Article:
Saturday, June 02, 2018

Five top fairy tales that smash stereotypes

Sophie Anderson grew up in Swansea, studied at Liverpool University, and has worked as a geologist and science teacher. The House with Chicken Legs is her first novel.

One of Anderson's five favorite fairy tales that smash stereotypes, as shared at the Waterstones blog:
"Blackberry Blue"

In this reimagining by Jamila Gavin, inspired by European fairy tales, a woodcutter’s wife finds a baby in a blackberry bush and names her Blackberry Blue. The child grows up happy, and every year visits the bush where she was found. The bush gives her advice and gifts: dresses woven with flowers, so she can attend balls at the palace, and a cloak of briar and thorn to protect her from Prince Just’s evil stepfamily. The dresses leave trails of petals so Prince Just can find her, and Blackberry Blue saves him with the help of her cloak.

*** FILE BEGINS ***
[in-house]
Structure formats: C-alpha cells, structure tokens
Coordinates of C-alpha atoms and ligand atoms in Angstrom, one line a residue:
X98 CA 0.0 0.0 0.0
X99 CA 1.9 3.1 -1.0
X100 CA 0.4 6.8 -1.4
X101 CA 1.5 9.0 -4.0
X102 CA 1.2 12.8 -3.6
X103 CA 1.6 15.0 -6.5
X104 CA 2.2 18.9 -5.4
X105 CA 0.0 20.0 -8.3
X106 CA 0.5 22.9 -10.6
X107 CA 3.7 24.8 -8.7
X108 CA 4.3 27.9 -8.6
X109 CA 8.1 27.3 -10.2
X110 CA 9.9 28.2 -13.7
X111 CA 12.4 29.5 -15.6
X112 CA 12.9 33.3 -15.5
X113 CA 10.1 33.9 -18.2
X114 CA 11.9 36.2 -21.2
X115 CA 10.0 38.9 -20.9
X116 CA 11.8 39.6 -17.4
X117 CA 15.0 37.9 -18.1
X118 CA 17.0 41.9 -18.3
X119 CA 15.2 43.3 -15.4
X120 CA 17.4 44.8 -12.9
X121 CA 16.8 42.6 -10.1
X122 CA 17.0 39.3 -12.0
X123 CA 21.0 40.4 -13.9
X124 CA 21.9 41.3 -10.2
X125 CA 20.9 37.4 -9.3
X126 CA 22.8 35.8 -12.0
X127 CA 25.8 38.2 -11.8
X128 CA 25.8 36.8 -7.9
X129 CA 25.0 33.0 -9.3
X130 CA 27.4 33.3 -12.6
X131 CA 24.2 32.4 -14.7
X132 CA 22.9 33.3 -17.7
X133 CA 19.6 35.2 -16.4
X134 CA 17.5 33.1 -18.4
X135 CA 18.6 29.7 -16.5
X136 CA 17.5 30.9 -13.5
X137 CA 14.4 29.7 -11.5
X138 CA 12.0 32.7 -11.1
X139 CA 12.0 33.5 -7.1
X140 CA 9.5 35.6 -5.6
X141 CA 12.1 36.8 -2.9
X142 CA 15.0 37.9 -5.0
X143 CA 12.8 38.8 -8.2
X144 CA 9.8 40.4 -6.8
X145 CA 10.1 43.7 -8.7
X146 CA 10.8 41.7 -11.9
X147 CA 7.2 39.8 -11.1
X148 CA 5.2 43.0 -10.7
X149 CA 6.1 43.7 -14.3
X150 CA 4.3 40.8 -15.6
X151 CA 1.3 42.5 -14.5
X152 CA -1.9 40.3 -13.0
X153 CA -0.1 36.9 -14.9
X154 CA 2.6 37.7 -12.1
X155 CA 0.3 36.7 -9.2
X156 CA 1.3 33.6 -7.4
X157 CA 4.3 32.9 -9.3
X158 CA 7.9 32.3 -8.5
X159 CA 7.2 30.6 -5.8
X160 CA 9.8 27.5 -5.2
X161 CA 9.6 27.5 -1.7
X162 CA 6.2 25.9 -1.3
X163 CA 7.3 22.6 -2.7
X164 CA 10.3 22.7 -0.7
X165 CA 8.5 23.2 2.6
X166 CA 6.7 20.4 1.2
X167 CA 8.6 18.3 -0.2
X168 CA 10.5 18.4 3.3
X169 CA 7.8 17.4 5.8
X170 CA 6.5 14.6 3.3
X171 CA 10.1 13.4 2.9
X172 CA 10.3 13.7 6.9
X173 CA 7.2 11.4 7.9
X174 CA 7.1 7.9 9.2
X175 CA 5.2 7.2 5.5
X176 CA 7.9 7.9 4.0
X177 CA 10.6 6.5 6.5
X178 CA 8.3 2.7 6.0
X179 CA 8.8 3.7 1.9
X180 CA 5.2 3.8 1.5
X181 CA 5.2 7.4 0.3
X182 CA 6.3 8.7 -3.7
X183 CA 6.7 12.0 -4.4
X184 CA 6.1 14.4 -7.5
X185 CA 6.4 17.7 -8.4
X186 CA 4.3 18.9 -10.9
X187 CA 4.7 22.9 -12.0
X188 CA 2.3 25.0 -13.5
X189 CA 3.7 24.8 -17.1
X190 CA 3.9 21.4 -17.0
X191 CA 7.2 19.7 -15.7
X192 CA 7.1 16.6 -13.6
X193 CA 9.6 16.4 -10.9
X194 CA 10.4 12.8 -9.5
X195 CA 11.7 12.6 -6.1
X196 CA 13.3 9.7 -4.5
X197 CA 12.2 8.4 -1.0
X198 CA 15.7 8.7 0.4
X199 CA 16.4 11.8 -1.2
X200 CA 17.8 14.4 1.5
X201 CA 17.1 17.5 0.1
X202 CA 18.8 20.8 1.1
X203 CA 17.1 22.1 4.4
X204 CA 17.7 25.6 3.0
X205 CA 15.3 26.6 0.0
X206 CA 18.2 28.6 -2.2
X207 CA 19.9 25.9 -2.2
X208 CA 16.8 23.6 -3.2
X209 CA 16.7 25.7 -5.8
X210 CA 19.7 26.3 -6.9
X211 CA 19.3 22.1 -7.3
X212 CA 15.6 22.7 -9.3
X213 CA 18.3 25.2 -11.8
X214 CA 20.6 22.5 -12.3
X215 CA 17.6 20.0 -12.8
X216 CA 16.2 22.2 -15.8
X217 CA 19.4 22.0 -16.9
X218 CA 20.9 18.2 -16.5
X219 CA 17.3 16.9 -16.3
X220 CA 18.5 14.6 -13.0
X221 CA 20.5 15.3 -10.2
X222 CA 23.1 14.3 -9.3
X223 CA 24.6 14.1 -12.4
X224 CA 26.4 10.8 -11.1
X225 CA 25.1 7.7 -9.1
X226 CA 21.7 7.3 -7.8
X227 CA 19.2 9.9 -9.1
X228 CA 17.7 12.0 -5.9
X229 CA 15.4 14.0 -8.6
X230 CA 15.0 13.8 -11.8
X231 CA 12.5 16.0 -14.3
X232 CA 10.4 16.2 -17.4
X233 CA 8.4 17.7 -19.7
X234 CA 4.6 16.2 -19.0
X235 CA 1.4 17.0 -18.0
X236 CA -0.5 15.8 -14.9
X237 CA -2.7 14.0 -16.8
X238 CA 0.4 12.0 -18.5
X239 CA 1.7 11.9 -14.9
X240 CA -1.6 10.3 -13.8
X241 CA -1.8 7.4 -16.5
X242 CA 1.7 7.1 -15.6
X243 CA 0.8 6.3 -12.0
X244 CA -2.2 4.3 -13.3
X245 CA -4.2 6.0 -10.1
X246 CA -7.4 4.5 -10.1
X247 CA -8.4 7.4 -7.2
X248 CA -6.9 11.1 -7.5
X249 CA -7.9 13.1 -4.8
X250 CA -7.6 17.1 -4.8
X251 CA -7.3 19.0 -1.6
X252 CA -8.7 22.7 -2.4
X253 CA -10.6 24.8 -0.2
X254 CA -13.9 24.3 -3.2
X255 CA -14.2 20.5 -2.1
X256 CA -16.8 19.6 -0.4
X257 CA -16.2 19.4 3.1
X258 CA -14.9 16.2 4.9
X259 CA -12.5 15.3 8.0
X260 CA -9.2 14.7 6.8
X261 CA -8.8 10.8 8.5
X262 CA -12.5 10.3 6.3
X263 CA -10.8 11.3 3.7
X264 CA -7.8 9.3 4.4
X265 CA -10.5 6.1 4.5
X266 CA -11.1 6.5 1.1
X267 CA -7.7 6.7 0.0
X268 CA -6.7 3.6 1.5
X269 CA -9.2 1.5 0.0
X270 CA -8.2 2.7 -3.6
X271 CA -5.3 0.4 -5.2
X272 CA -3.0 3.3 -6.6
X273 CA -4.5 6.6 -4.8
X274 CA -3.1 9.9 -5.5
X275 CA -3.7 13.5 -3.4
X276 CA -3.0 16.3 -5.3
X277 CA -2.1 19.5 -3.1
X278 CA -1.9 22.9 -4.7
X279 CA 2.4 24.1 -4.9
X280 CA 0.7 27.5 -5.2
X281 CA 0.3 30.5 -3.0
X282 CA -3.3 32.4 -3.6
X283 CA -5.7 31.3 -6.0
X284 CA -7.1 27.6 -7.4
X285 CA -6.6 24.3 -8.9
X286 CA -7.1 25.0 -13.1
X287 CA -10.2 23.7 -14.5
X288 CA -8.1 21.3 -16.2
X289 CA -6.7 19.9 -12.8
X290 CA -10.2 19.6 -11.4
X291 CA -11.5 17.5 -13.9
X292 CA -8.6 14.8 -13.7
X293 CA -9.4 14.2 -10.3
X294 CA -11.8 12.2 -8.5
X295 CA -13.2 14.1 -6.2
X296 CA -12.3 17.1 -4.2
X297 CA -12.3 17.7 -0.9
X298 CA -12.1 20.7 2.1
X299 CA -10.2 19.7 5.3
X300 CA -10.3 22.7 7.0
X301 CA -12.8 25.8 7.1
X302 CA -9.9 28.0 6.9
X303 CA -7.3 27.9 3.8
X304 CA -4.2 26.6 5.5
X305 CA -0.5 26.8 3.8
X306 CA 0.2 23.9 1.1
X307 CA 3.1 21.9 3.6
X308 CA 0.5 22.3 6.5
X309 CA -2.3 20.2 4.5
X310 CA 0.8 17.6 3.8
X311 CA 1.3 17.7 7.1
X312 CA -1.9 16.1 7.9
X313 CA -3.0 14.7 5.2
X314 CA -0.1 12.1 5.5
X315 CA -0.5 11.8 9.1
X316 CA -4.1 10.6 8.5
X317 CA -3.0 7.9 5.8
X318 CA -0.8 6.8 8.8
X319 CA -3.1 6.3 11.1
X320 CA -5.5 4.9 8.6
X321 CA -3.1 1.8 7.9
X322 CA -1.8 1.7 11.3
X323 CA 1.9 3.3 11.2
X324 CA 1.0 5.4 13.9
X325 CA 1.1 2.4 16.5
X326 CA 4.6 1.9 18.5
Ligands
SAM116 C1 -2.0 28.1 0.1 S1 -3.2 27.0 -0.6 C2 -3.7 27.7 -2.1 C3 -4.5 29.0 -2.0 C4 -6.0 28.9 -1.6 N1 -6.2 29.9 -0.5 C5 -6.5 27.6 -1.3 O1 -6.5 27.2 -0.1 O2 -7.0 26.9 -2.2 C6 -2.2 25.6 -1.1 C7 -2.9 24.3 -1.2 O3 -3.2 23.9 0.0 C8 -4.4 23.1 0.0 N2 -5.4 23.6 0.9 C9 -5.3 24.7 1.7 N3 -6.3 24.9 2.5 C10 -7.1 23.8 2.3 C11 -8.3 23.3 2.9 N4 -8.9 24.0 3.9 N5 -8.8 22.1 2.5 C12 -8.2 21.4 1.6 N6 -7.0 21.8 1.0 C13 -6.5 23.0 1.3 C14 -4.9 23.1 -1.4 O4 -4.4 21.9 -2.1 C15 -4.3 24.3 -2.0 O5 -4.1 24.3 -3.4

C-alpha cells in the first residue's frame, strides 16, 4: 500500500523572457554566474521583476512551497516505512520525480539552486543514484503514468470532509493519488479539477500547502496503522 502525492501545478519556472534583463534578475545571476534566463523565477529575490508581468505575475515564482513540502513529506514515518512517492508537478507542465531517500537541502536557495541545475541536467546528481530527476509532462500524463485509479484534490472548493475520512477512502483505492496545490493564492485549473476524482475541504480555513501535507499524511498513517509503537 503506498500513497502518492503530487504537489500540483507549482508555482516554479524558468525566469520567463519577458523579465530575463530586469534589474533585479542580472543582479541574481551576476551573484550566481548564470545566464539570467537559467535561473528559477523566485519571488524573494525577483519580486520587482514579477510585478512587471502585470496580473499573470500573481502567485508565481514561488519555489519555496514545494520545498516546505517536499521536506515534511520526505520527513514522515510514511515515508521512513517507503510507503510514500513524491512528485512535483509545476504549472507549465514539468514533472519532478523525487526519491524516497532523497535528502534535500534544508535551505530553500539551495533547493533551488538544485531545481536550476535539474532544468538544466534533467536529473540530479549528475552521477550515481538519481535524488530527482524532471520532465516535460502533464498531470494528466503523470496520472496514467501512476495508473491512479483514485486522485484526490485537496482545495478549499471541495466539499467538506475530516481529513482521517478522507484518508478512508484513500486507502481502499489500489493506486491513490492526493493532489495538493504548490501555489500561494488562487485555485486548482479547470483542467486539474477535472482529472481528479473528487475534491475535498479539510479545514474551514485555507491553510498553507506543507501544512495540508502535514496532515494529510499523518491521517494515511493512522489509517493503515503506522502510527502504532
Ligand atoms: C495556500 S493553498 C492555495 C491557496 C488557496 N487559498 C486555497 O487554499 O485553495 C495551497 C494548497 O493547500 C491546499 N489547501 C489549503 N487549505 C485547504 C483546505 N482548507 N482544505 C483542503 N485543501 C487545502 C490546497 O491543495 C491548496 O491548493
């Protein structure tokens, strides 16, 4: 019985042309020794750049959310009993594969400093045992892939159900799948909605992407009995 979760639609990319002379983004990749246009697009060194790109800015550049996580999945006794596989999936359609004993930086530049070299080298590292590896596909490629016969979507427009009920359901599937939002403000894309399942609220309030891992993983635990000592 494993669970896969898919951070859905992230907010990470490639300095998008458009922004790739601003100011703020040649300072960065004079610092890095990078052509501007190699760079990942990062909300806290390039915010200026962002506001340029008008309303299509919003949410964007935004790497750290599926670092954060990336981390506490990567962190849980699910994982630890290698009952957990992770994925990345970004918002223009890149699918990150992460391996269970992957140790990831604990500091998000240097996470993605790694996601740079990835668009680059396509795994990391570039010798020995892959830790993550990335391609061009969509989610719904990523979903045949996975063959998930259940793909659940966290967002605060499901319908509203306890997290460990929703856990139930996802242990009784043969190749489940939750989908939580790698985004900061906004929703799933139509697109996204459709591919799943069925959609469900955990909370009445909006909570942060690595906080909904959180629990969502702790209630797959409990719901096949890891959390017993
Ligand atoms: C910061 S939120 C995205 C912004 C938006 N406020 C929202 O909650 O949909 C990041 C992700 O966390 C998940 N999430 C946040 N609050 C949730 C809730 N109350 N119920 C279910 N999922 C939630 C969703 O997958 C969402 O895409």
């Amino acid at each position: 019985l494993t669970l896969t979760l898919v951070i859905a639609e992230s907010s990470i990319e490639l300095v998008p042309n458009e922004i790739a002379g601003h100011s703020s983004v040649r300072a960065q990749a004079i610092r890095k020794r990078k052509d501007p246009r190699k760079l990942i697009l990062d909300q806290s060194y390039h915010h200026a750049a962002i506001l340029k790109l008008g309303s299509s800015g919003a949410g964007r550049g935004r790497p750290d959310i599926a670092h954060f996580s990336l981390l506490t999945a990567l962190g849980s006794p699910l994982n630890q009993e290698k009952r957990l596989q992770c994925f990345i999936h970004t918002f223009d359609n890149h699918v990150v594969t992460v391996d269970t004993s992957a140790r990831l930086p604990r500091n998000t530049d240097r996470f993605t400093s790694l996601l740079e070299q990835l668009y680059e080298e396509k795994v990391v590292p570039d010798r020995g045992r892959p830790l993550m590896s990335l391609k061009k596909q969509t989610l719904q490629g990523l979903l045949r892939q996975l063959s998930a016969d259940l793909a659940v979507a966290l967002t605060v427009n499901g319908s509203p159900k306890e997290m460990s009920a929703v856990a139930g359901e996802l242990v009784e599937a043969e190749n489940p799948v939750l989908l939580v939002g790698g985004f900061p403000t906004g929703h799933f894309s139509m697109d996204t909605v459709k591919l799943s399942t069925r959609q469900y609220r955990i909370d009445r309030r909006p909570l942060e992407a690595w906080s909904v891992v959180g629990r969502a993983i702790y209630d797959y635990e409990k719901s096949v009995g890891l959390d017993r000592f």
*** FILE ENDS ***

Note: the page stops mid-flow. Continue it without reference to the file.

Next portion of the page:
"Blackberry Blue" is a courageous, clever heroine with a beauty beyond the limited depictions found in traditional European tales. The story is found in Blackberry Blue: And Other Fairy Tales written by Jamila Gavin, with captivating illustrations by Richard Collingridge, along with five other stories reimagined with diverse characters that better represent Europe today.
Read about the another entry on the list.

--Marshal Zeringue